British Airways last month announced it has set aside 350 million pounds (US$690 million) to settle charges that it fixed air-cargo prices with other airlines.
Europe’s third-largest carrier, which is being investigated by the UK and the US for alleged price fixing on fuel surcharges, after British investigators were tipped off by rival Virgin Atlantic, admitted there had been “breaches” in its compliance with anti-trust regulations as its operating profit in fiscal 2007 fell to 602 million pounds ($1.2 billion) from $1.37 billion the previous year. Cargo volume tumbled 12.4 percent in the fourth quarter to 177,000 tonnes from 202,000 tons a year ago, leaving full-year traffic at 762,000 tons, down 4.2 percent from 795,000 tons. Full-year cargo revenues fell 3.1 percent to $1.22 billion.
British Airways is among 16 European, American and Asian airlines under investigation by European and U.S. regulators into alleged price-fixing of fuel surcharges for airfreight. The allegations cover routes to Europe, the US, Australia, Canada and New Zealand. The airline said the $690 million provision is “the best estimate” of the amount required to settle all regulators’ fines and civil claims but said the final bill is still “subject to uncertainty”.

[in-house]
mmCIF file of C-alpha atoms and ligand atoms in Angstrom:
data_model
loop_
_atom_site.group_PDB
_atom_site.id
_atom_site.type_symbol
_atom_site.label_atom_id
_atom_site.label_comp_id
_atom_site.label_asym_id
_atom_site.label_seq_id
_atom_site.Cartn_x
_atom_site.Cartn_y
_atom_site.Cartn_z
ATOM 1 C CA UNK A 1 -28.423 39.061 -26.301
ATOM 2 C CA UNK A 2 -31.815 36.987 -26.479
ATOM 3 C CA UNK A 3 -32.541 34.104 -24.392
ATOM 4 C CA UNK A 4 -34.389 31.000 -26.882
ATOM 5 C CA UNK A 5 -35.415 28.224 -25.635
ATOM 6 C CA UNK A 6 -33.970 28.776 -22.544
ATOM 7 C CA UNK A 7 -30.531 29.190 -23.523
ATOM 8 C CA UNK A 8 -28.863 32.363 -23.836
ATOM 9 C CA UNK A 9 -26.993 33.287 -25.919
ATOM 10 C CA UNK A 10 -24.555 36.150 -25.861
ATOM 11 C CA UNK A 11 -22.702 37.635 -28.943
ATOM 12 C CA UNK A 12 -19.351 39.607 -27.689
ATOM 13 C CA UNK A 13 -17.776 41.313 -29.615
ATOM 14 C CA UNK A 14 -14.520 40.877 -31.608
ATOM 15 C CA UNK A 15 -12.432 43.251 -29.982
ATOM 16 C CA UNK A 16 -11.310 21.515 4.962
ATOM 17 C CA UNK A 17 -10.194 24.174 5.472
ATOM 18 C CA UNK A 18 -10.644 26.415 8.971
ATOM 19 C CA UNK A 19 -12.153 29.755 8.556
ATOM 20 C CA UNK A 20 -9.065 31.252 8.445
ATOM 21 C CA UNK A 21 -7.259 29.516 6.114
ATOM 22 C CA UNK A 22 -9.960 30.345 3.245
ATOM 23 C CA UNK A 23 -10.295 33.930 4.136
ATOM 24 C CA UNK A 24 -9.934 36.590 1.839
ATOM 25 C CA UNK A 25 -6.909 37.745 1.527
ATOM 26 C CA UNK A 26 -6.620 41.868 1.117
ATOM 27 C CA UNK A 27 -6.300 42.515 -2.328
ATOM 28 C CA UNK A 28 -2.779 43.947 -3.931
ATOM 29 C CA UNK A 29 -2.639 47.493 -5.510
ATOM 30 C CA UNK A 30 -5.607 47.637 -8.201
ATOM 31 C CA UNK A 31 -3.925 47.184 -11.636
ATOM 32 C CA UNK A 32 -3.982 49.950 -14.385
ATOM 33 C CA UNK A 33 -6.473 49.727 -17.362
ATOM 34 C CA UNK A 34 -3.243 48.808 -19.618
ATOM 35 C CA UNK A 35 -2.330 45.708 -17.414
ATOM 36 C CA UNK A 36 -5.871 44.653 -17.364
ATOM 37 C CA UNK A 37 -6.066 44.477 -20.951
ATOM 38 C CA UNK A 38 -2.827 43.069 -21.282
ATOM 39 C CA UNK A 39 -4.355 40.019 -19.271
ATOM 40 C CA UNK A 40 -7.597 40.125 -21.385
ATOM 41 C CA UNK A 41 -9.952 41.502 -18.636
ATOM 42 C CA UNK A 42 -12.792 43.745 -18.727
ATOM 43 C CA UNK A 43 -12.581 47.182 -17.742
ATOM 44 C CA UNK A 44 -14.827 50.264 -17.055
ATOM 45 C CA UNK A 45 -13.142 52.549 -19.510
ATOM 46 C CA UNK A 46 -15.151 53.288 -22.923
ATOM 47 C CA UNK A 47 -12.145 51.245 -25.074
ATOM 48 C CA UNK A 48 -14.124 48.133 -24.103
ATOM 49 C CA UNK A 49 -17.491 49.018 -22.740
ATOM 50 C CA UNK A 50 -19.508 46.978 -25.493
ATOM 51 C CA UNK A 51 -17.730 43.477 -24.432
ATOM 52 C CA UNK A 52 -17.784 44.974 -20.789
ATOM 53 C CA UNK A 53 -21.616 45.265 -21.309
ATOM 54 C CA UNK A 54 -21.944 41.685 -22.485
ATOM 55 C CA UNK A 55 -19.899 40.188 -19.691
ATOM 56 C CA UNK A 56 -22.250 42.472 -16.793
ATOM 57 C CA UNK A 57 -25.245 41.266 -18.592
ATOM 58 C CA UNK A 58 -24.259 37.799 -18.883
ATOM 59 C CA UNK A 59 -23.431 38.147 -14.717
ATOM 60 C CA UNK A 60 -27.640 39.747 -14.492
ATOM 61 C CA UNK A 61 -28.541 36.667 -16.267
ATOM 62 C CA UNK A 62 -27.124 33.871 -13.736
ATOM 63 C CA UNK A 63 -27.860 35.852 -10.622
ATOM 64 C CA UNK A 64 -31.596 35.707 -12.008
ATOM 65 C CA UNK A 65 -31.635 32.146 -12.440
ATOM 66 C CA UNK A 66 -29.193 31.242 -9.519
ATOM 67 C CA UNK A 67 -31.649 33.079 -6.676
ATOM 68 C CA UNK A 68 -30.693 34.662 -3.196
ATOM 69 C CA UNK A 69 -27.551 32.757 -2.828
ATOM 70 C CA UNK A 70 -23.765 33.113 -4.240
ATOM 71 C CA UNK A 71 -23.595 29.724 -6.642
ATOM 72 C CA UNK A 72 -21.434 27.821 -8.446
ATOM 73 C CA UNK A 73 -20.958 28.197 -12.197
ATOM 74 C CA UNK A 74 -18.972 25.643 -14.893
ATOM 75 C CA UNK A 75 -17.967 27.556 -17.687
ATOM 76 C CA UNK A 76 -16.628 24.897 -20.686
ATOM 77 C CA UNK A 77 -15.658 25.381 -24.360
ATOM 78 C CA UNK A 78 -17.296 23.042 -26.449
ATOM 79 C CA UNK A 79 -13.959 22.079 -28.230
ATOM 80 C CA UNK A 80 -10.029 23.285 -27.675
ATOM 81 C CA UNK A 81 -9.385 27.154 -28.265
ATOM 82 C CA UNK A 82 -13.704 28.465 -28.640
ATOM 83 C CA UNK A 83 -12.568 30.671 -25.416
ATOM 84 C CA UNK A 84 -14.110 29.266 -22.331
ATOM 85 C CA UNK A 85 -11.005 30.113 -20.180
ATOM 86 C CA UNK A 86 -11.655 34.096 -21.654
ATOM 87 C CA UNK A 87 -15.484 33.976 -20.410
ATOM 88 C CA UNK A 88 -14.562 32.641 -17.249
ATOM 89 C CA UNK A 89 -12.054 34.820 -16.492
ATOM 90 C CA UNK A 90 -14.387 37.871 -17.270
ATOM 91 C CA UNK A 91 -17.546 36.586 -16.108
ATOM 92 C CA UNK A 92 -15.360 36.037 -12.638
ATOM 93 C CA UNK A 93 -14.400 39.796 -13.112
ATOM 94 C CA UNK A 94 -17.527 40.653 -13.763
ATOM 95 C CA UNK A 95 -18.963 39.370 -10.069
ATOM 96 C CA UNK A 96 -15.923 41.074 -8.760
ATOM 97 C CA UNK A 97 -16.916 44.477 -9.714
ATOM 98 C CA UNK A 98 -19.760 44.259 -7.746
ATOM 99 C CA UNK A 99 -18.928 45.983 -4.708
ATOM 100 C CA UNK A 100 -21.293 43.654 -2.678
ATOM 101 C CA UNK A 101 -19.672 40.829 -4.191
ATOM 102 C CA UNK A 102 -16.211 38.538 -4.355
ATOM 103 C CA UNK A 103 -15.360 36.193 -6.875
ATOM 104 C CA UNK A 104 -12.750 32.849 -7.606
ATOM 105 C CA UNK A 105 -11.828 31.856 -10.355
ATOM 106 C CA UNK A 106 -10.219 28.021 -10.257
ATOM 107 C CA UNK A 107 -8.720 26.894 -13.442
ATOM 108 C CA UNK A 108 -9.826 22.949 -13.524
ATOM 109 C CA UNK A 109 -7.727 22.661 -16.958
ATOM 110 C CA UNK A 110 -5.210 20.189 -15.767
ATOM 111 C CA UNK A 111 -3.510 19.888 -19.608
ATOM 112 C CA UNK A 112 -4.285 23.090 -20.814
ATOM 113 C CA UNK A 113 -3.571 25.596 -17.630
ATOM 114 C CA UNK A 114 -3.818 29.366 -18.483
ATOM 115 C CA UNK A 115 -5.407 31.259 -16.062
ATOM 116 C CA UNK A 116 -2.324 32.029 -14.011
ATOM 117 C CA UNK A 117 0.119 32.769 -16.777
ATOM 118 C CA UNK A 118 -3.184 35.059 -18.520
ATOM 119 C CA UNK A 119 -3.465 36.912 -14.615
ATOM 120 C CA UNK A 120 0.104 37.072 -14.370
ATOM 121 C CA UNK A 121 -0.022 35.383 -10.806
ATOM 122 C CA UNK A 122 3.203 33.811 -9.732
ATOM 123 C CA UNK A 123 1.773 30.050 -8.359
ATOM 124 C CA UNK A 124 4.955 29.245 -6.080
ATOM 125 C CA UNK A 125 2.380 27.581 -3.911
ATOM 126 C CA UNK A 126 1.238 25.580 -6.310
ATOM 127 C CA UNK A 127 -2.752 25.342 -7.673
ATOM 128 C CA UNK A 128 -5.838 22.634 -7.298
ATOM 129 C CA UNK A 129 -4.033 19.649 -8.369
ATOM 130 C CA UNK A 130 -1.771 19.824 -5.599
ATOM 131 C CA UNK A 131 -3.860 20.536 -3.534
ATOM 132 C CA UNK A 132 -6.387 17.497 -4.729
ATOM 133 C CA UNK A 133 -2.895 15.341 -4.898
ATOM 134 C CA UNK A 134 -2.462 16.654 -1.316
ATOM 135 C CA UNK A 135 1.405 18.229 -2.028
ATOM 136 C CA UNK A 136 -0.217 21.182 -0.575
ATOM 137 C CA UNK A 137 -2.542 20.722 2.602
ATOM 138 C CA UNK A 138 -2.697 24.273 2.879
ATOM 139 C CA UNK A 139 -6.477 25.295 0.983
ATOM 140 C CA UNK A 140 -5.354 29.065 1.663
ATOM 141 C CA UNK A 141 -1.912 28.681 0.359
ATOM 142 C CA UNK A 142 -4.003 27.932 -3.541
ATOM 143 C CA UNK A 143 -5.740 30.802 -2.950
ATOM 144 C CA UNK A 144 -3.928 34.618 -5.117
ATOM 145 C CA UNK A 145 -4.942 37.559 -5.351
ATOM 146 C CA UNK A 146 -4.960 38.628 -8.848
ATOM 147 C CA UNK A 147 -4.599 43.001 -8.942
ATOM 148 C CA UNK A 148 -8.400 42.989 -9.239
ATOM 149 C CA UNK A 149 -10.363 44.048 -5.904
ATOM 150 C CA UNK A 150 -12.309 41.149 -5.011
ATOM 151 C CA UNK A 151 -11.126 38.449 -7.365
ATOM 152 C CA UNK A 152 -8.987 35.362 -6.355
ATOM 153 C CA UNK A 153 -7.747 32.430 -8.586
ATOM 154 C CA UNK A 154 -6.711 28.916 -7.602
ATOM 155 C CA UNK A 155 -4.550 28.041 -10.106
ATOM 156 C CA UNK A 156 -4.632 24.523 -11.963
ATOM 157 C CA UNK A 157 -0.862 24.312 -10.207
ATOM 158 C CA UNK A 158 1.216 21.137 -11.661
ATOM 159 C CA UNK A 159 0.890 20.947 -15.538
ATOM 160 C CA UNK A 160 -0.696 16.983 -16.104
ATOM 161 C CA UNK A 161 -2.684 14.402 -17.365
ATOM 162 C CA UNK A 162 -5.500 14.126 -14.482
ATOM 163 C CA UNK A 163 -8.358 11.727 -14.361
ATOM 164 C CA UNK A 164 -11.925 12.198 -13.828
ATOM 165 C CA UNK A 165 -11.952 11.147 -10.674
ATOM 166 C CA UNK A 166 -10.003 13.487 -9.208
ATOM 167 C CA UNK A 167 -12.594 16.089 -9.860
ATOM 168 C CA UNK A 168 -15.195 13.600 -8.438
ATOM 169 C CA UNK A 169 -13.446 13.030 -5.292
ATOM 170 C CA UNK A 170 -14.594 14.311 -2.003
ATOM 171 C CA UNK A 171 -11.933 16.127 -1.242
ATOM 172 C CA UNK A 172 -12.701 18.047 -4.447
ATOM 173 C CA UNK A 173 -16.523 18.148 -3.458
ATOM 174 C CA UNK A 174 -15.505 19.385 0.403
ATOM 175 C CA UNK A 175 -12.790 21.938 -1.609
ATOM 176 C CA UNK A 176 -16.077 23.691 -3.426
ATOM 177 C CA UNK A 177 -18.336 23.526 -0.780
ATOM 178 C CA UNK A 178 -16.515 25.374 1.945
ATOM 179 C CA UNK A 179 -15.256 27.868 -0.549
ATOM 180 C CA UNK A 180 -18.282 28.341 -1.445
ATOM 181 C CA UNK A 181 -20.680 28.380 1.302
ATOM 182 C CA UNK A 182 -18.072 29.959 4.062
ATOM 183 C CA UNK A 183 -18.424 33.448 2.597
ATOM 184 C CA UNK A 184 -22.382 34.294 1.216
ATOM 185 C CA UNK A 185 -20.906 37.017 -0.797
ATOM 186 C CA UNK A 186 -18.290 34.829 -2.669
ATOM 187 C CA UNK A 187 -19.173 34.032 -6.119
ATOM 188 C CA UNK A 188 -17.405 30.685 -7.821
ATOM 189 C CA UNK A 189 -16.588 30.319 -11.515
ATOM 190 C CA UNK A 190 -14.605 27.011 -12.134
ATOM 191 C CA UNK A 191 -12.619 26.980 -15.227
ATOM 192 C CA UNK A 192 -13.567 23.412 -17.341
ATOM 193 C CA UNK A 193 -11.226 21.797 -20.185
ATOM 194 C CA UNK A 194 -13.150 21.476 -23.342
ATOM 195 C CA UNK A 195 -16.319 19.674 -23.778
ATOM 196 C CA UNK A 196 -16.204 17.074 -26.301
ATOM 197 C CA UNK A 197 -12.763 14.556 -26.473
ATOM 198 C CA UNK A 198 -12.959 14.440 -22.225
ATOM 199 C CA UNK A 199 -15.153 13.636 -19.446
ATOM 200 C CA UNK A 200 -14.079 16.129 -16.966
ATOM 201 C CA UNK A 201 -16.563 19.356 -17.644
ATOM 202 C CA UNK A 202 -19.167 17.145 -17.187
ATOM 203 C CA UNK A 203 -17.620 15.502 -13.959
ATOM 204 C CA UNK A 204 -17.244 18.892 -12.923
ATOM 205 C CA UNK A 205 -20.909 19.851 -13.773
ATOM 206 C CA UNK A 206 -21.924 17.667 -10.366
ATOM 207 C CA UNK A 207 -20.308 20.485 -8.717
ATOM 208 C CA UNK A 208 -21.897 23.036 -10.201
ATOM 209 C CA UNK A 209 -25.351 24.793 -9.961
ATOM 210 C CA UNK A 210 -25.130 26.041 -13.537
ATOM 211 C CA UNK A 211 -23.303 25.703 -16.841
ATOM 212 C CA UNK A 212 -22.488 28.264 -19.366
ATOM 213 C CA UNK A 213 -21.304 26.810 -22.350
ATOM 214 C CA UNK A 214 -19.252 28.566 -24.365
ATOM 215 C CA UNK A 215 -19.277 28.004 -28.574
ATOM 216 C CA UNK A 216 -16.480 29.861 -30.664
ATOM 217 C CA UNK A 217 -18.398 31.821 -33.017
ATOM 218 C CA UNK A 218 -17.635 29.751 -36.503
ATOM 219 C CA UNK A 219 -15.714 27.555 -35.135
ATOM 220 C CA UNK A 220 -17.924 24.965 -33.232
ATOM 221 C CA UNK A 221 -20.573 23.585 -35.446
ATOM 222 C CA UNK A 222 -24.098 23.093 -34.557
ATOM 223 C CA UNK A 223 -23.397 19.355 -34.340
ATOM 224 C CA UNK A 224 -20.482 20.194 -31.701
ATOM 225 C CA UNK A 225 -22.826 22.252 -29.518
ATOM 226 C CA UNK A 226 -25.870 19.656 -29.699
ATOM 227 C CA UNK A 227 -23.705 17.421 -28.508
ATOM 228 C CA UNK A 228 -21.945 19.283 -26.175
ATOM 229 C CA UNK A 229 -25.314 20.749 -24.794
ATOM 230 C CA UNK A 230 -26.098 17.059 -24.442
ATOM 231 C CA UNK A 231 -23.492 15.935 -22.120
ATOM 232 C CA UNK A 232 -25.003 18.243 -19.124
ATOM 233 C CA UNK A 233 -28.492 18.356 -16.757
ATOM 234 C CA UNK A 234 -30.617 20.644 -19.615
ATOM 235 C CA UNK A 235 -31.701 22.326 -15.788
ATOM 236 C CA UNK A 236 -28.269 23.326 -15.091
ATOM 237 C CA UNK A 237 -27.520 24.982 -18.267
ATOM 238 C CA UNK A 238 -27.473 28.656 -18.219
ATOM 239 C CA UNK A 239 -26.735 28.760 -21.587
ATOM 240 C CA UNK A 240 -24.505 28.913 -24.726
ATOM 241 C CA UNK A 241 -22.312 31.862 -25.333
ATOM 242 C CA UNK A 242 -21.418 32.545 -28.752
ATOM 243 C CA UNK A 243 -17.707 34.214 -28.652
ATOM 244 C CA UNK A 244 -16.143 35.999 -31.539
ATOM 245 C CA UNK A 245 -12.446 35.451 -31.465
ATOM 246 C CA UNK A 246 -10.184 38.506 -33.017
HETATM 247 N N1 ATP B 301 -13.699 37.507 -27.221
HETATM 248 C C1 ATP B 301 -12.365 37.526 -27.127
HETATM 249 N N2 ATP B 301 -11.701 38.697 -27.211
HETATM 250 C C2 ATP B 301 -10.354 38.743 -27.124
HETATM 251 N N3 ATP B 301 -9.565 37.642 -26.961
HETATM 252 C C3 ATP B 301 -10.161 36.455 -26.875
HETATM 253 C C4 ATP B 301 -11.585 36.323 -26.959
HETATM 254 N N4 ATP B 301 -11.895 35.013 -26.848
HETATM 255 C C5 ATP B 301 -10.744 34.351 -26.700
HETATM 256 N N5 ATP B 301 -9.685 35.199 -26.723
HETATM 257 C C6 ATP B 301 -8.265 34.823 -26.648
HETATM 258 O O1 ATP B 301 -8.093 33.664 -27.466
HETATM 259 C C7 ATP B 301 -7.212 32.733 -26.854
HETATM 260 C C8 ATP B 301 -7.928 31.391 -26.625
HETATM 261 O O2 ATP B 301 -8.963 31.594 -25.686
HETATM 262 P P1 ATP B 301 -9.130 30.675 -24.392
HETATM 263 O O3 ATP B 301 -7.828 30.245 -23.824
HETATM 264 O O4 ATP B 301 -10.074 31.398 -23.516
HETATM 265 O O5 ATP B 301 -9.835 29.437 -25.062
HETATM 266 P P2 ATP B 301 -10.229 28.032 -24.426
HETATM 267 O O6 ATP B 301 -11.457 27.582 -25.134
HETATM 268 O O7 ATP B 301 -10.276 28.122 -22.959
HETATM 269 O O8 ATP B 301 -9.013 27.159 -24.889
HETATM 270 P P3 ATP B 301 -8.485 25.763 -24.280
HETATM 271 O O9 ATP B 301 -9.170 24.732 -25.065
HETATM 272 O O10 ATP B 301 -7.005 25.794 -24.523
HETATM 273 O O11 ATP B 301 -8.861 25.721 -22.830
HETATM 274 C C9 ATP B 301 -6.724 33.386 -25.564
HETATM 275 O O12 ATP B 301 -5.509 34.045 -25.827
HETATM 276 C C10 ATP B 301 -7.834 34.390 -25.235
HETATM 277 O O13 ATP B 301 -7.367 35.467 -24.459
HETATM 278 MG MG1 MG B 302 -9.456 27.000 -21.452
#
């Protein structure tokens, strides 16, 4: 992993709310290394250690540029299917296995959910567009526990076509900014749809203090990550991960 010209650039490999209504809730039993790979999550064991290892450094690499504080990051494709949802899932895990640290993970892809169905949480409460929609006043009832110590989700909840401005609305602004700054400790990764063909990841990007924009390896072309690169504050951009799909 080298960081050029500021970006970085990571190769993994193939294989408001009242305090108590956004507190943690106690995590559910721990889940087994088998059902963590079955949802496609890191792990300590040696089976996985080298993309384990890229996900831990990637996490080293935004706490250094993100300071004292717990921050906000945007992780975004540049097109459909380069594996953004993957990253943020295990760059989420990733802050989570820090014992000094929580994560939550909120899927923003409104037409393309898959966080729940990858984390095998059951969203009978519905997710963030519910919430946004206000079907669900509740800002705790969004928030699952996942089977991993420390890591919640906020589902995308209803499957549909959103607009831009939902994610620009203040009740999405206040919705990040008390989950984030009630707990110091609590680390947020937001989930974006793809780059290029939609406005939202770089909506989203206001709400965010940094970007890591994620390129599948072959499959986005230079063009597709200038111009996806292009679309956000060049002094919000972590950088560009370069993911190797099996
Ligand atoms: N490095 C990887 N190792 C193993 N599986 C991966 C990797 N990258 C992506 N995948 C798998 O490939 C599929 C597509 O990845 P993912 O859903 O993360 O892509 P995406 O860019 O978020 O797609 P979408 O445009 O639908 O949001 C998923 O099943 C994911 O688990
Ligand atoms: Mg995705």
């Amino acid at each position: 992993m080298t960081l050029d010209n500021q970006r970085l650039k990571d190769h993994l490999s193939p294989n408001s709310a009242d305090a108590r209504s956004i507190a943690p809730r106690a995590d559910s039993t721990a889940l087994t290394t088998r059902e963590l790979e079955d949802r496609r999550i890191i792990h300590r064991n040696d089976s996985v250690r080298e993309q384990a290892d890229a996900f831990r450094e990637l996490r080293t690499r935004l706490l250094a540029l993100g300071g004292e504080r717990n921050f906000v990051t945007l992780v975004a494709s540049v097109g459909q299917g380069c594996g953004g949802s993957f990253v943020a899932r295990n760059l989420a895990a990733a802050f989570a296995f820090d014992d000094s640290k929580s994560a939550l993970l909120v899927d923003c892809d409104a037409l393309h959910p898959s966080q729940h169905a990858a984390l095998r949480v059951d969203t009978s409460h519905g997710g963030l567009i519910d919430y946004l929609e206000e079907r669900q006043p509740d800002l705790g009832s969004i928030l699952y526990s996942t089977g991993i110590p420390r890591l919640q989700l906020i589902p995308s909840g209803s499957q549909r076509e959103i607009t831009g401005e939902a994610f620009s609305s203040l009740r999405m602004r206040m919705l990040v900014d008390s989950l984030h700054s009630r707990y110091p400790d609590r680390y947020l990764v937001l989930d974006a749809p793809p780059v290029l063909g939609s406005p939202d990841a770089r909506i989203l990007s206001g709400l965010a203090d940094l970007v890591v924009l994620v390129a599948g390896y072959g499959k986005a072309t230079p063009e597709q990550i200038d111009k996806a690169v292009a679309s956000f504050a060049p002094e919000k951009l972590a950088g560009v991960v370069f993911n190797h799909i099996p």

Lufthansa, the world’s second-largest cargo airline after Korean Air, agreed in September to pay $85 million to settle 80 class-action suits in the US linked to cargo price-fixing.